I’m nobody from nowhere but it’s all out there waiting for me. You’re not really American until you have a poignant sense of the bigness of things. When “Moon River” came out, in 1961, the American president had a little plaque on his desk: “O, God, Thy sea is so great and my boat is so small.”

We’re after the same rainbow’s end
Waiting round the bend
My huckleberry friend
*Moon river and me

It’s all within grasp, all possible. Again, I’m not alone. The lyricist Johnny Mercer nodded to Huckleberry Finn, the abandoned boy who shoved off down the river and came upon the man who became his best friend, the escaped slave Jim. “The huckleberry reference was an attempt to engage in a suggestive, even protometaphorical manner with America’s central and founding dilemma, race,” Mercer said.

Actually he never said that. I made it up. But years ago that’s what I thought was on his mind, that we’re all on this journey together and have to get it right. And maybe it is what Mercer meant.

That song came from our culture.

And I’m thinking of what the words mean to me as they call my name and I meet with the doctor and have my exam.

Then, because this is America and we are citizens, our conversation turned to what has been happening.

The doctor is worried about his three kids in grade school. They see the headlines and hear everything. They do shooter drills in their schools. “And it’s everywhere.”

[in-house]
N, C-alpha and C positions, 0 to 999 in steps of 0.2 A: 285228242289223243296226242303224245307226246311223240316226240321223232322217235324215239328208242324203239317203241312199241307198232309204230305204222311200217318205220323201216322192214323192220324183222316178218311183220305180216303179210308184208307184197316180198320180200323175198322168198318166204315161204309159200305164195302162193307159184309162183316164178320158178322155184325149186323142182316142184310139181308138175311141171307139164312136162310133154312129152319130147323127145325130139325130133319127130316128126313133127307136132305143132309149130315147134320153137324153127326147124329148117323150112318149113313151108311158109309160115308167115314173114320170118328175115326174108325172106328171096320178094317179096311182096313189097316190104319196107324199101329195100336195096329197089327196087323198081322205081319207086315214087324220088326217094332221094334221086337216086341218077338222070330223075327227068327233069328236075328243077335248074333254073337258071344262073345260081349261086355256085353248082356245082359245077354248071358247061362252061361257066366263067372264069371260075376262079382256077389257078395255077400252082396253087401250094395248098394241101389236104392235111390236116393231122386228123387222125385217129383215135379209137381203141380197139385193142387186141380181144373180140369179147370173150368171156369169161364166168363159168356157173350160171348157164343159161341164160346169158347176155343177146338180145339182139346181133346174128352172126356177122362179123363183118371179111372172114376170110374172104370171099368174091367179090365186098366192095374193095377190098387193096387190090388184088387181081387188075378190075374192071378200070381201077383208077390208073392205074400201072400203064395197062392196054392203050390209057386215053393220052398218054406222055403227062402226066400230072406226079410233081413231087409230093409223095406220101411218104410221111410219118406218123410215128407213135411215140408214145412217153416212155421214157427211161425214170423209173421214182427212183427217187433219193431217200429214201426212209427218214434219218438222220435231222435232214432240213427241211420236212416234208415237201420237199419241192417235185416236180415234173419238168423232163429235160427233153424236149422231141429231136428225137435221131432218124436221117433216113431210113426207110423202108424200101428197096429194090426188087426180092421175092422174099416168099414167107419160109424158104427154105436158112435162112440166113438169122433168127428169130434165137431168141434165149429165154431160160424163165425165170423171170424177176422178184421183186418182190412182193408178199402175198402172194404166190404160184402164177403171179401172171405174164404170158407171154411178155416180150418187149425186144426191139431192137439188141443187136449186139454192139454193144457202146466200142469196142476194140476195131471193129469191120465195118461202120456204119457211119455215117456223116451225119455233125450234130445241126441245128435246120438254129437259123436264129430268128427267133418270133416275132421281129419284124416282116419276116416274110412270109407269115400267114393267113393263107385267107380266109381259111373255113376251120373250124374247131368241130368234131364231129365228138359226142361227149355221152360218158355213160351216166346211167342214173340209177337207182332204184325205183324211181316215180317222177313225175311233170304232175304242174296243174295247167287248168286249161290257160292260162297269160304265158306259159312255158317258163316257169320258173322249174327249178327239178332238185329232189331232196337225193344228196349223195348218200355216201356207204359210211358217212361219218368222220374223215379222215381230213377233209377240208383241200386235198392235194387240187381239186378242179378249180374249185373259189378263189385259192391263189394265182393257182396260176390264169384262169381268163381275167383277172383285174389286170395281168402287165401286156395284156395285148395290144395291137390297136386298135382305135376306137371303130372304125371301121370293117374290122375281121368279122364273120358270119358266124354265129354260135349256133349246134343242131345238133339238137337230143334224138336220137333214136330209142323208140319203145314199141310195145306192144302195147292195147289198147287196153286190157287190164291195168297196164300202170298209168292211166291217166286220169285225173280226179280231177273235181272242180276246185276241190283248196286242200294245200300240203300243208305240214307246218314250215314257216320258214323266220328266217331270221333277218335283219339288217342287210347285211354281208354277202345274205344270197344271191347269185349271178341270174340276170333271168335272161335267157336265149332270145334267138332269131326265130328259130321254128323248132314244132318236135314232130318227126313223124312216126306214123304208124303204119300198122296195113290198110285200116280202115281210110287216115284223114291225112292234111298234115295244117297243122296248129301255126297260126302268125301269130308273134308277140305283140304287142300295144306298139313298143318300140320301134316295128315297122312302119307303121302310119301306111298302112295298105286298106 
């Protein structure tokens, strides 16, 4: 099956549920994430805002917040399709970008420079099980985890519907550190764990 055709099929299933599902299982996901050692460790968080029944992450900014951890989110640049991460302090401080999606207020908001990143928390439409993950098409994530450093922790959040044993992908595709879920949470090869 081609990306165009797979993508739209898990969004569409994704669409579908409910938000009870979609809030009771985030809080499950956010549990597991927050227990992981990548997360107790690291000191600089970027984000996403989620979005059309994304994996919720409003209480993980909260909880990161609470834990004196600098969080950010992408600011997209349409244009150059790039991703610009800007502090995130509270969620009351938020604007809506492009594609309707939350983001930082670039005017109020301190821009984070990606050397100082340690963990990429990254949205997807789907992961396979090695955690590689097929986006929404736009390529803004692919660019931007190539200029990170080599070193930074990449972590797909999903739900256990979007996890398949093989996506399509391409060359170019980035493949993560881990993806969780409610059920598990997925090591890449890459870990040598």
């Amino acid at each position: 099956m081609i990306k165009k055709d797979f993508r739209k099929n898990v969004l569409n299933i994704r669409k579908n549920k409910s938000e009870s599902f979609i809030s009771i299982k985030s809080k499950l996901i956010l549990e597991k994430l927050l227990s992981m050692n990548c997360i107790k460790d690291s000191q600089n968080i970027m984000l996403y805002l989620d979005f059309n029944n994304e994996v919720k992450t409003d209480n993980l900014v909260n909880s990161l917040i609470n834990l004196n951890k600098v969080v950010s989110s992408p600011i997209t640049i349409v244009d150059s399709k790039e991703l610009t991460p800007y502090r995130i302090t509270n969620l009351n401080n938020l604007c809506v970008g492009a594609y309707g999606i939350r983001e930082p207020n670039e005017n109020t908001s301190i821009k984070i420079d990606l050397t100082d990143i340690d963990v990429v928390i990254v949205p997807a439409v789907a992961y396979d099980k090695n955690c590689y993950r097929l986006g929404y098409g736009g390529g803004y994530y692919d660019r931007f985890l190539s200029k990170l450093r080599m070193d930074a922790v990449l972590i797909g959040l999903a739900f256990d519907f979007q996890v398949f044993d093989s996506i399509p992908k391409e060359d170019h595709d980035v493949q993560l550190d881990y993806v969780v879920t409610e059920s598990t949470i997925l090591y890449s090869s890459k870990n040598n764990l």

Yes. I said one of the painful things we’re witnessing is the loss of the fantasy worried parents had, the fantasy of “I can give all this up and move to Ketchum, Idaho. I can leave the unsafe place and go to a safe place and bring up my children apart from all this.”

I said the lesson of the last 20 years is that there is no safe place.

He agreed: “This is us.” Then he said, “So we’ll have to solve it.”

You’re hating that I left the music, aren’t you? I hate it.

But here a responsible person would note that we are in a crisis, as the doctor suggested. It’s not a problem, it’s a crisis, it’s continuing, it has a hundred causes, we have to chip away at it hard. In a crisis you try this thing and then that; you experiment, boldly. You become daring.

We argue about which solutions are right, but all the solutions are part of the solution. We are in a mental health crisis; it’s not a right-wing talking point. We need more hospitalizations and more hospitals. We do need red-flag laws so that those who are potentially harmful to themselves or others have their guns taken. We do need deep national background checks, and let judges adjudicate disputes. We do have to help the single mother who knows her son is a ticking time bomb—she needs a better response than “There’s nothing we can do until he hurts someone.” We should try banning assault weapons. I don’t care if we don’t have statistics proving it will help—do it anyway, as a crisis measure, do it for 10 years again and see if it helps. If the National Rifle Association were wise, it would be supple now, in crisis. If the president were wise, he’d look to the country and put distance between the NRA and himself. If Democrats were wise they wouldn’t turn this into a game.

I want so badly on this pretty August day to tie this back to the old songs and their confidently asserted values. I can’t. There’s no nice song about people scared for their kids and afraid for their country.